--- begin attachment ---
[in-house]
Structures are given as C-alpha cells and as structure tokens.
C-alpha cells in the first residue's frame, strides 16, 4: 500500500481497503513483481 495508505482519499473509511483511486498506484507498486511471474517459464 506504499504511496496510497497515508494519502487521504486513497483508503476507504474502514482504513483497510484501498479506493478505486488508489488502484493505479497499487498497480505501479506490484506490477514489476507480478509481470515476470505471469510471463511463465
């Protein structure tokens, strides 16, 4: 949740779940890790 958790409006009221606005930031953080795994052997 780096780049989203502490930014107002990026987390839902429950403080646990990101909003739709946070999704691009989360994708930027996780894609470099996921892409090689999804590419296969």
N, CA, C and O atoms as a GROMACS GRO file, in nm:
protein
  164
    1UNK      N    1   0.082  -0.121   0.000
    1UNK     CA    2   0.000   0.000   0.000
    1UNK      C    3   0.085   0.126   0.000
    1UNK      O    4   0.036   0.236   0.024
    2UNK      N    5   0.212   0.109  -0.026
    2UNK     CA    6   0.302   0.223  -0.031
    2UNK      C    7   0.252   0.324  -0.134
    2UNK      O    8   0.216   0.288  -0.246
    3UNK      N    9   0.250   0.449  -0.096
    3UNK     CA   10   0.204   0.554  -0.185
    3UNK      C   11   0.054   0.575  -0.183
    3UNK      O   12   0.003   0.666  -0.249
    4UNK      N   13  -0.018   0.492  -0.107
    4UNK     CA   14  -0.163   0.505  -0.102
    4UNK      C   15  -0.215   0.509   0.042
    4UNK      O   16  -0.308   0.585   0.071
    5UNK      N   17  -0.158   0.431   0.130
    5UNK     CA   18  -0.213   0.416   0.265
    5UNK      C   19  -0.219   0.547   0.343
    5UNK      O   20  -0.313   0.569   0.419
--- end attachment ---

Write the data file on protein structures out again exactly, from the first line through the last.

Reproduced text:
[in-house]
Structures are given as C-alpha cells and as structure tokens.
C-alpha cells in the first residue's frame, strides 16, 4: 500500500481497503513483481 495508505482519499473509511483511486498506484507498486511471474517459464 506504499504511496496510497497515508494519502487521504486513497483508503476507504474502514482504513483497510484501498479506493478505486488508489488502484493505479497499487498497480505501479506490484506490477514489476507480478509481470515476470505471469510471463511463465
């Protein structure tokens, strides 16, 4: 949740779940890790 958790409006009221606005930031953080795994052997 780096780049989203502490930014107002990026987390839902429950403080646990990101909003739709946070999704691009989360994708930027996780894609470099996921892409090689999804590419296969």
N, CA, C and O atoms as a GROMACS GRO file, in nm:
protein
  164
    1UNK      N    1   0.082  -0.121   0.000
    1UNK     CA    2   0.000   0.000   0.000
    1UNK      C    3   0.085   0.126   0.000
    1UNK      O    4   0.036   0.236   0.024
    2UNK      N    5   0.212   0.109  -0.026
    2UNK     CA    6   0.302   0.223  -0.031
    2UNK      C    7   0.252   0.324  -0.134
    2UNK      O    8   0.216   0.288  -0.246
    3UNK      N    9   0.250   0.449  -0.096
    3UNK     CA   10   0.204   0.554  -0.185
    3UNK      C   11   0.054   0.575  -0.183
    3UNK      O   12   0.003   0.666  -0.249
    4UNK      N   13  -0.018   0.492  -0.107
    4UNK     CA   14  -0.163   0.505  -0.102
    4UNK      C   15  -0.215   0.509   0.042
    4UNK      O   16  -0.308   0.585   0.071
    5UNK      N   17  -0.158   0.431   0.130
    5UNK     CA   18  -0.213   0.416   0.265
    5UNK      C   19  -0.219   0.547   0.343
    5UNK      O   20  -0.313   0.569   0.419